“La la la la la!”

First we had an election landslide against the Republicans, in which the Iraq war was the #1 concern of voters. Then we had an Iraq Study Group. It was described by the mainstream media as “bipartisan”. Here’s what “bipartisan” actually means: Chairman James A. Baker III—Chief of Staff, Reagan; Secretary of State, Bush I. Co-chairman Lee H. Hamilton—allegedly a Democrat. As chair of a previous Select Committee, he chose not to investigate Reagan or Bush I for their roles in the Iran-Contra scandal.

LCWRD QMKTF CWMQJ BMDRU QVCGJ JNLAC

You may know that the NSA are not supposed to carry out surveillance against American citizens, as per US Signals Intelligence Directive 18, unless given special permission by the Attorney General. You may also know that the Supreme Court has ruled that the NSA cannot spy against US citizens. They used to get around this by working with GCHQ in the UK—GCHQ would spy on Americans, the NSA would spy on the English, and they’d exchange data.

Why America can’t handle an election

It’s US election day, and you don’t need to be The Amazing Kreskin to predict how things are going to go: badly. Barring a miracle, we’re going to end up with another statistical dead heat, with Kang and Kodos splitting the popular vote and electoral college vote almost 50/50. Unfortunately, there are a lot of black box voting machines in marginal areas—with no tamper-proof audit trail and no way to re-count the votes.

Foxes guarding the henhouse?

The 9/11 Commission recommended setting up an organization to help safeguard civil liberties. Sure enough the Bush administration has gone ahead and created a President’s Board on Safeguarding Americans’ Civil Liberties. Ignoring for the moment the issue that civil liberties should, constitutionally, be protected for everyone and not just US citizens, I thought it would be interesting to take a look at the people who are being put in charge of safeguarding your freedoms.

Only the innocent need fear

Remember the Oliviero Martinez story I mentioned back in January? Well, the Supreme Court has ruled on the case. Just as a recap: Martinez was riding his bike past a drug bust when police ordered him to stop. He complied. The cops searched him, and found a pocket knife, at which point they wrestled him to the ground and then shot him five times, in the eyes, spine and legs. One of the cops later claimed that he had started shooting because he had seen Martinez reaching for his partner’s gun.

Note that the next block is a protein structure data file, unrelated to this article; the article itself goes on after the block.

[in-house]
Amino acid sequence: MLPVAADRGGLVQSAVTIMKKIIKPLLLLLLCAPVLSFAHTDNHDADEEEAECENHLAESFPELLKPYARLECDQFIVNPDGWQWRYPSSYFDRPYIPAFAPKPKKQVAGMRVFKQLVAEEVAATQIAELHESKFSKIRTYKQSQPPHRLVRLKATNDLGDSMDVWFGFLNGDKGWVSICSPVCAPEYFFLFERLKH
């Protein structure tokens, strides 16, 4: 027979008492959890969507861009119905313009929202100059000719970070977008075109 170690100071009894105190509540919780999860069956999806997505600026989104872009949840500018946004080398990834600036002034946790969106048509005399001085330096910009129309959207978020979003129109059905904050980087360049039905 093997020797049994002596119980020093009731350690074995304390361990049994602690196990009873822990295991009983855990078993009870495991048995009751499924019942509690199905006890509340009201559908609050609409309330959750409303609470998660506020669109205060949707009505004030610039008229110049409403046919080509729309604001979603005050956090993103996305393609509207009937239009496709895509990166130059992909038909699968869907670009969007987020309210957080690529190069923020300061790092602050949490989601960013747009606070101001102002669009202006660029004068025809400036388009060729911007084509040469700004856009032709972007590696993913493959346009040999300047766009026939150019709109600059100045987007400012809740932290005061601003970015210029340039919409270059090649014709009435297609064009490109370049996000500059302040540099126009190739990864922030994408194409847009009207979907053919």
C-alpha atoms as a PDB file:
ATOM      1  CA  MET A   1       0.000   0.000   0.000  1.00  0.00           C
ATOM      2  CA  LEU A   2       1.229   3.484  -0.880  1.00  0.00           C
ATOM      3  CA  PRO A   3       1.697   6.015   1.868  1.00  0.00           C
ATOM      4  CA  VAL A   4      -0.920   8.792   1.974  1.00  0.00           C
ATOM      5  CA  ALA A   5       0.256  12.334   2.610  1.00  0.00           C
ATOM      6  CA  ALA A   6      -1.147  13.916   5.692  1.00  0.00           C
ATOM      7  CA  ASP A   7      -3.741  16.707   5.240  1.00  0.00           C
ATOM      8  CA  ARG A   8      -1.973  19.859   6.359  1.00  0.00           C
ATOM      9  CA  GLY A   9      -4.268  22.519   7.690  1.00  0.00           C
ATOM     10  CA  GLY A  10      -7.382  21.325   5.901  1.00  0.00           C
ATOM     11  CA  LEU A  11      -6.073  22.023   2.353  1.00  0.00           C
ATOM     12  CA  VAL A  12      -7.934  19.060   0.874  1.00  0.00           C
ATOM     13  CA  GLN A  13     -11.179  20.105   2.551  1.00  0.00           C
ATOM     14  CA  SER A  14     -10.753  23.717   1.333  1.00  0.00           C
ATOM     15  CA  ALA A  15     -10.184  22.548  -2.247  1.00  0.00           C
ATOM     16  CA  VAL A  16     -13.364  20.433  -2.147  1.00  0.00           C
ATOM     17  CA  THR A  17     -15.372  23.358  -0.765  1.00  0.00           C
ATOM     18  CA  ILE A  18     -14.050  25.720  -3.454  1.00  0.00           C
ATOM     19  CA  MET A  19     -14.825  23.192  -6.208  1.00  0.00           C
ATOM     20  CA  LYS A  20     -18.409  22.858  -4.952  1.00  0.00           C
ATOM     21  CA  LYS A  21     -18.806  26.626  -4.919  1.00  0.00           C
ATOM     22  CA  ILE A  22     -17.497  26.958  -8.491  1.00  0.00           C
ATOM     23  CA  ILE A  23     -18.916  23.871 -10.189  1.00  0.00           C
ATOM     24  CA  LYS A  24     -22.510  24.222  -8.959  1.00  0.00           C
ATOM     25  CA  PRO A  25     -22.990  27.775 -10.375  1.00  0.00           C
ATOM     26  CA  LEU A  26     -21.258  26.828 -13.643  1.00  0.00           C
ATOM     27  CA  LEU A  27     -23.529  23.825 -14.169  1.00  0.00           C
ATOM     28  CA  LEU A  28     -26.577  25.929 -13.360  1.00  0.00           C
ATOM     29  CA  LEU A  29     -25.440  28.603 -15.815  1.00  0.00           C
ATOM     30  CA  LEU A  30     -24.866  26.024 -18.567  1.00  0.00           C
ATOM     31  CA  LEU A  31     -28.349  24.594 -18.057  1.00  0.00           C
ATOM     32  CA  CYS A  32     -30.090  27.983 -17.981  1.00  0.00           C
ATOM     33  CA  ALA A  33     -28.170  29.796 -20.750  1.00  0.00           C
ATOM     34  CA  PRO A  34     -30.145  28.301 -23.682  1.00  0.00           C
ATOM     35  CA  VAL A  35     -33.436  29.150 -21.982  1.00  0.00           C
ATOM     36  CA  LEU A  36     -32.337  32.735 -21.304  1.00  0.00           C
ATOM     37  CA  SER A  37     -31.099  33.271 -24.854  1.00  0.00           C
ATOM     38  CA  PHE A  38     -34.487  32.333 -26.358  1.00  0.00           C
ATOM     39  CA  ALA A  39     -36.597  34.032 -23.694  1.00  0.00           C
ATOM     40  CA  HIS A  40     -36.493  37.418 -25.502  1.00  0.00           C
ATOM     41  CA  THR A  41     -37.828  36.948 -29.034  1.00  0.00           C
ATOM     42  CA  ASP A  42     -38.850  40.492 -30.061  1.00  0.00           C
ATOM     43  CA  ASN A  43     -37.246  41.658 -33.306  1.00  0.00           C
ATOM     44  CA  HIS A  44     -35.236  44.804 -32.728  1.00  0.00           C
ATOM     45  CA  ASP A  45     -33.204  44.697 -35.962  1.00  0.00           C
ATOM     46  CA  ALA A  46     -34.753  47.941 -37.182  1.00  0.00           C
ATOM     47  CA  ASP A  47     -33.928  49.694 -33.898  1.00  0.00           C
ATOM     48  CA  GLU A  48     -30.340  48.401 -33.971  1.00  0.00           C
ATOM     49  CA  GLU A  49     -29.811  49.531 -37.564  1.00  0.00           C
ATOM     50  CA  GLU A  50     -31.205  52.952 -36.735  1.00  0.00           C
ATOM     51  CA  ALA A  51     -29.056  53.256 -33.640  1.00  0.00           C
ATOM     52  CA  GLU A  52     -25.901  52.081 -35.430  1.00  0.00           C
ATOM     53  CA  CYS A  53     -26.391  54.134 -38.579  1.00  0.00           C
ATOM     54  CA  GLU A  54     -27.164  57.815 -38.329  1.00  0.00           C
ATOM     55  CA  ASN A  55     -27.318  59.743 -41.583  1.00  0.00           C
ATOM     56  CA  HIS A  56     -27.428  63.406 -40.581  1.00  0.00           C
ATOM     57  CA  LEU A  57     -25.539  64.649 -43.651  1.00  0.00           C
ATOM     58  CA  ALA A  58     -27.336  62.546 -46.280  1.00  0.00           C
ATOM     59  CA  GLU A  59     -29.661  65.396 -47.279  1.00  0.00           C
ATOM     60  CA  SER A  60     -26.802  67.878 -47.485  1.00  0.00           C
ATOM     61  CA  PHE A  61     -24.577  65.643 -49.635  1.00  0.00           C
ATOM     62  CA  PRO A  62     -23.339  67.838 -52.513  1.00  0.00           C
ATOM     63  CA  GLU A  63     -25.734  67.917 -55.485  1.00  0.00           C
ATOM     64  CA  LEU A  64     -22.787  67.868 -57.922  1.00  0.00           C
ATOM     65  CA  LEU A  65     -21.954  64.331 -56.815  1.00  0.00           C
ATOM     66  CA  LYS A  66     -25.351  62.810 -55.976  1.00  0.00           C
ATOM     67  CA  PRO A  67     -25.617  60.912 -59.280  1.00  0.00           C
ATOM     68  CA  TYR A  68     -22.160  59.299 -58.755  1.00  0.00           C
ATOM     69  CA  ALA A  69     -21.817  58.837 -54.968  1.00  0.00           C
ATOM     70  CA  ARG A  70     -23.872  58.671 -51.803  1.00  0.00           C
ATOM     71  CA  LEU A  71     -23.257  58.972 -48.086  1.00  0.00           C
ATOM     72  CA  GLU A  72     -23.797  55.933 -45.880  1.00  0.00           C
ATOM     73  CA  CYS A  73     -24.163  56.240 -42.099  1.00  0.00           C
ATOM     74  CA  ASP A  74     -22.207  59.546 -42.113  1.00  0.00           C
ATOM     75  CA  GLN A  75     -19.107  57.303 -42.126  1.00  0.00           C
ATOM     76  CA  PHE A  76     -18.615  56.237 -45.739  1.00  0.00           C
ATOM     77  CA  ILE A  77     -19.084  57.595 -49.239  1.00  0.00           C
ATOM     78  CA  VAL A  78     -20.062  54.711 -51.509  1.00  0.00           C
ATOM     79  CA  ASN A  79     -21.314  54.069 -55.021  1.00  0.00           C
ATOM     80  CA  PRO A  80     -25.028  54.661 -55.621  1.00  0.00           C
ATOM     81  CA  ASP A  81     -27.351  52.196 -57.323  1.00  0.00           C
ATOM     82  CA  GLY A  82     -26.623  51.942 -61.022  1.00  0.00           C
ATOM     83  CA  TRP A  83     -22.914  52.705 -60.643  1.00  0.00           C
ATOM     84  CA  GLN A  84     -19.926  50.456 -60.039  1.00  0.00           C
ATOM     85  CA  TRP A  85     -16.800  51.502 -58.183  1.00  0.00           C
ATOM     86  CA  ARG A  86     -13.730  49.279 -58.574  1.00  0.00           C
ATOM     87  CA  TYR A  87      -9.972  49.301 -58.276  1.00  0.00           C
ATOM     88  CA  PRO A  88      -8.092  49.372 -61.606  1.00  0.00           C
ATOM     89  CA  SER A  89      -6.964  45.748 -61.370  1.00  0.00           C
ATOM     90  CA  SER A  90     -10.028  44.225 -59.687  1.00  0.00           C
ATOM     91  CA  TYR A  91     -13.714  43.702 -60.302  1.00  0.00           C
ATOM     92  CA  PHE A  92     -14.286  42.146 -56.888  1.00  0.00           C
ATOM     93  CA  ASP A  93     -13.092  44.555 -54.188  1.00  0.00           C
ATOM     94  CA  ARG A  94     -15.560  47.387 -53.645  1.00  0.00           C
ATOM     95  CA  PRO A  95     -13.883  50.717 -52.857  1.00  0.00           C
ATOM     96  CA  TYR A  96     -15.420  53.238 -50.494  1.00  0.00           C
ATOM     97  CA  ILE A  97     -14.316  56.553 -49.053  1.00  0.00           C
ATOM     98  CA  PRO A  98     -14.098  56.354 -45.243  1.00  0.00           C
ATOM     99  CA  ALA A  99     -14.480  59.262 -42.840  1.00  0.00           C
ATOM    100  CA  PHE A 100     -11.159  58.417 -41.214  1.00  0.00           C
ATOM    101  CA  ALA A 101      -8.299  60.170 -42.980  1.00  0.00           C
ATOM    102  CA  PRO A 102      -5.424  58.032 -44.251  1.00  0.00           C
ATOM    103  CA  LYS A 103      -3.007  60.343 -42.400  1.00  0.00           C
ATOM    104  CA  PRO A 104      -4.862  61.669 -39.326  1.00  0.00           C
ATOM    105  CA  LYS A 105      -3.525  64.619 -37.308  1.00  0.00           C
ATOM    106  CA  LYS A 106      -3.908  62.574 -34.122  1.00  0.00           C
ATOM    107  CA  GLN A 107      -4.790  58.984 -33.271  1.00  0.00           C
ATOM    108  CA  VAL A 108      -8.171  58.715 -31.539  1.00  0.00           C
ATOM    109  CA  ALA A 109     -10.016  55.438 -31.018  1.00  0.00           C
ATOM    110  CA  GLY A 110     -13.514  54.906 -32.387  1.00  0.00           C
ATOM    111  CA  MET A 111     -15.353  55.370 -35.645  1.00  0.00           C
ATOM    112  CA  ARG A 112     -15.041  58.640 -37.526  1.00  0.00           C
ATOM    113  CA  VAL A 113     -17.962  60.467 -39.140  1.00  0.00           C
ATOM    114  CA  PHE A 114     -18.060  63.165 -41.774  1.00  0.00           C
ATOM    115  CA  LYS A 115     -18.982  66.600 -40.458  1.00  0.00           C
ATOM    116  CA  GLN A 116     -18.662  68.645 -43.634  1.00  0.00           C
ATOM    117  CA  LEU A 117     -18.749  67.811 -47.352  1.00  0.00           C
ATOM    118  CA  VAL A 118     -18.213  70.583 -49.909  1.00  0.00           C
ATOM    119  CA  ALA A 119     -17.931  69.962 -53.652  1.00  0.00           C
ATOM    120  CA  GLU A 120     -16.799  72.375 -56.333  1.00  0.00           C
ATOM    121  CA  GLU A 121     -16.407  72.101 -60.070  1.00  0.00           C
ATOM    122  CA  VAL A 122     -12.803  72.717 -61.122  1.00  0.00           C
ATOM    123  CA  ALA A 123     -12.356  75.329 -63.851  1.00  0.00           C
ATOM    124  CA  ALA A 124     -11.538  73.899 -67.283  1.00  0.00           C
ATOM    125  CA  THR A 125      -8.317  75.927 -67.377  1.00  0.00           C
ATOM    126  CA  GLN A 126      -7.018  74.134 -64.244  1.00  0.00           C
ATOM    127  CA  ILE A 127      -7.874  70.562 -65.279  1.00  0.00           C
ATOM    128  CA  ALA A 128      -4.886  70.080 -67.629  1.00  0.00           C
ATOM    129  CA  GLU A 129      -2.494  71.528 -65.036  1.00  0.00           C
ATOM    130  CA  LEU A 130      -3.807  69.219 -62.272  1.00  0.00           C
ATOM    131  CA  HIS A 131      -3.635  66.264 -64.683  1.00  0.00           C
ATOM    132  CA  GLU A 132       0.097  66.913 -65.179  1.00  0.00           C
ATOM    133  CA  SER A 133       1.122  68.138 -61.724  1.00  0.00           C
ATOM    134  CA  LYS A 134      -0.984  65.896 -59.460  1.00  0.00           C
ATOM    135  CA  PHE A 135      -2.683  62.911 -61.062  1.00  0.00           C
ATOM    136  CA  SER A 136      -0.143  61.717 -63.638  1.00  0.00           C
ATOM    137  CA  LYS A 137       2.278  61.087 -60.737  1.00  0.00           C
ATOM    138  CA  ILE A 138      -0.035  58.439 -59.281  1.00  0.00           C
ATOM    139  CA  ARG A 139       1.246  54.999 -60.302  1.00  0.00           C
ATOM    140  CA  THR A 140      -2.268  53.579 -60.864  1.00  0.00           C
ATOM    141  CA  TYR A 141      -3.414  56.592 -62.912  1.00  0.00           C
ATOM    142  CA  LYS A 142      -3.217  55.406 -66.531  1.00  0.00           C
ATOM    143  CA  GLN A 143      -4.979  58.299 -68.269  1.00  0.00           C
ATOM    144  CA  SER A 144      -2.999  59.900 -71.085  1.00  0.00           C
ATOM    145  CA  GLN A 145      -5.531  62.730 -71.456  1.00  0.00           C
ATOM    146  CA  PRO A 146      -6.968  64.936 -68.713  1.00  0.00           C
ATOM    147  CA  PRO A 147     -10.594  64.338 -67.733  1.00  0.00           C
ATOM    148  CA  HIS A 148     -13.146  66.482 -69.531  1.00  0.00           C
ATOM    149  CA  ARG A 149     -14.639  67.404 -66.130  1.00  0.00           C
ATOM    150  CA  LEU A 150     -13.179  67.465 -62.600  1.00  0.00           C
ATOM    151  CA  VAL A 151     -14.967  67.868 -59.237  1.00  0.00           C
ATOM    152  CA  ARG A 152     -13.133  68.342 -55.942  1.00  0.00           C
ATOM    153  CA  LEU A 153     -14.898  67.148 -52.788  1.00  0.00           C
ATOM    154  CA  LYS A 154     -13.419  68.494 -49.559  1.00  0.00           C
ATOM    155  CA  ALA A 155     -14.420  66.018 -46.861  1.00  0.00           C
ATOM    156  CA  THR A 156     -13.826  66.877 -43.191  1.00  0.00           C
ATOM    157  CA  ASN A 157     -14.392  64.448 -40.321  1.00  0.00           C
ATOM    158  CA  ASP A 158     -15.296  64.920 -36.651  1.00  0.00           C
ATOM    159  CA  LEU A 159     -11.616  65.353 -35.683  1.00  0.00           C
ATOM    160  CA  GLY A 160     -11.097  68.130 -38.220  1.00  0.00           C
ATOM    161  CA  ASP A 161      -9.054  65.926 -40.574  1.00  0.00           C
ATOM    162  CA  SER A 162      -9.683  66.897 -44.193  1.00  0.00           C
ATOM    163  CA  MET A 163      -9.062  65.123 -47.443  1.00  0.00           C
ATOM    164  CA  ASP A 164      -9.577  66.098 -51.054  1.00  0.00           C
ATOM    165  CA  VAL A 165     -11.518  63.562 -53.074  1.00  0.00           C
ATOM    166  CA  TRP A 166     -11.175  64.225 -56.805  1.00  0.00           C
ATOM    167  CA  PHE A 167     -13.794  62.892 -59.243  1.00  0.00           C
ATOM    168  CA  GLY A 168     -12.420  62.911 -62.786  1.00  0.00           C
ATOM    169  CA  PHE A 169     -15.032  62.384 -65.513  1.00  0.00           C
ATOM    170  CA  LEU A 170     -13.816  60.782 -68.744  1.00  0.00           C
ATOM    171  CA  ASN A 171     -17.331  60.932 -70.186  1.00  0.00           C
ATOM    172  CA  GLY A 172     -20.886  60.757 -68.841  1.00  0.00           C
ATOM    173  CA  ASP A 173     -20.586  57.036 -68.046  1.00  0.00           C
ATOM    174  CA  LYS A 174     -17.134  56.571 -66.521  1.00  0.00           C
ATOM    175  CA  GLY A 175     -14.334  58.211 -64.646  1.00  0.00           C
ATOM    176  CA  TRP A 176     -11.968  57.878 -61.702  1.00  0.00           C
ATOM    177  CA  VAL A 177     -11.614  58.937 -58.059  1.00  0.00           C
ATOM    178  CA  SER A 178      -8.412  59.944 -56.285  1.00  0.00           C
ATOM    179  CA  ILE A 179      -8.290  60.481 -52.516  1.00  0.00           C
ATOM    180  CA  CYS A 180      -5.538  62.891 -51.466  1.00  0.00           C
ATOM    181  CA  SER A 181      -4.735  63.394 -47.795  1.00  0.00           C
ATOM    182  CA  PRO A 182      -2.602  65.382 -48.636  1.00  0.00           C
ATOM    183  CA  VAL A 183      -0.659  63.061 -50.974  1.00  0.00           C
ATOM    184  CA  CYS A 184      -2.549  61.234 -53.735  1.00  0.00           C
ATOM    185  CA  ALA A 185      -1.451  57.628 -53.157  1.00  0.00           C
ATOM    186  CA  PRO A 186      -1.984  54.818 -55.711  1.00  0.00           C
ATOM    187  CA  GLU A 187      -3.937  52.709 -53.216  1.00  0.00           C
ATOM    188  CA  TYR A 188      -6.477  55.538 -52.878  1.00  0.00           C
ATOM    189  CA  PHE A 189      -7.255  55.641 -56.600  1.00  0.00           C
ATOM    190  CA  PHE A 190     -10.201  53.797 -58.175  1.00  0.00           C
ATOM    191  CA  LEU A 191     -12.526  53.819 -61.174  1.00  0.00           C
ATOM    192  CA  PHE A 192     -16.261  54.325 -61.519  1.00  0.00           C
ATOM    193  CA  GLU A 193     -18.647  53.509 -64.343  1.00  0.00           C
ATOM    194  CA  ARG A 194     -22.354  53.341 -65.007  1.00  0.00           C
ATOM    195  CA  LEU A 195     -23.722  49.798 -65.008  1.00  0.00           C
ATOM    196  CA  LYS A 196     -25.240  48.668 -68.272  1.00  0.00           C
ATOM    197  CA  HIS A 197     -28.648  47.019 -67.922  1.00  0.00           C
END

Allow me to ruin your day

The US has floated plans to turn Guatanamo Bay into a death camp, with prisoners to be tried by kangaroo courts of 3 to 7 US military officers, with a US air force Colonel as defence counsel, and no jury. Any defense lawyers wishing to defend the accused will need to agree to give up customary attorney-client privilege rights, give up the right to contest the proceedings, give up the right to work with other defense lawyers on joint defense tactics, and they’ll be shut out of part of the proceedings.

Irony overdose

Republican Supreme Court Justice Antonin Scalia, who upheld laws prohibiting newspapers from publishing anonymous opinion pieces, is being given an award for supporting freedom of speech. Naturally, he’s banned the press from attending the awards ceremony.

Death of the public domain

As of January 15th, the Supreme Court has ruled that it is legal for copyright to be extended indefinitely, and retroactively. It is likely that no work created after 1920 will ever enter the public domain. Justice Clarence Thomas was amongst those voting in favor of Disney in Eldred vs Ashcroft. In totally unrelated news, on January 9th Clarence Thomas was offered a book publishing deal worth $1 million from HarperCollins, a division of Rupert Murdoch’s News Corporation.

And so do you, and so do you, and…

A judge in Montana has ruled that suspects with Multiple Personality Disorder need to have their Miranda rights read separately to each personality. Still, it may not matter. A case before the Supreme Court concerns a man who was riding his bike through a field where police were questioning someone suspected of selling drugs. Police ordered the man, Oliviero Martinez, to stop. When one cop found Martinez had a small knife used for cutting strawberries in a sheath on his belt, he decided to wrestle him to the ground.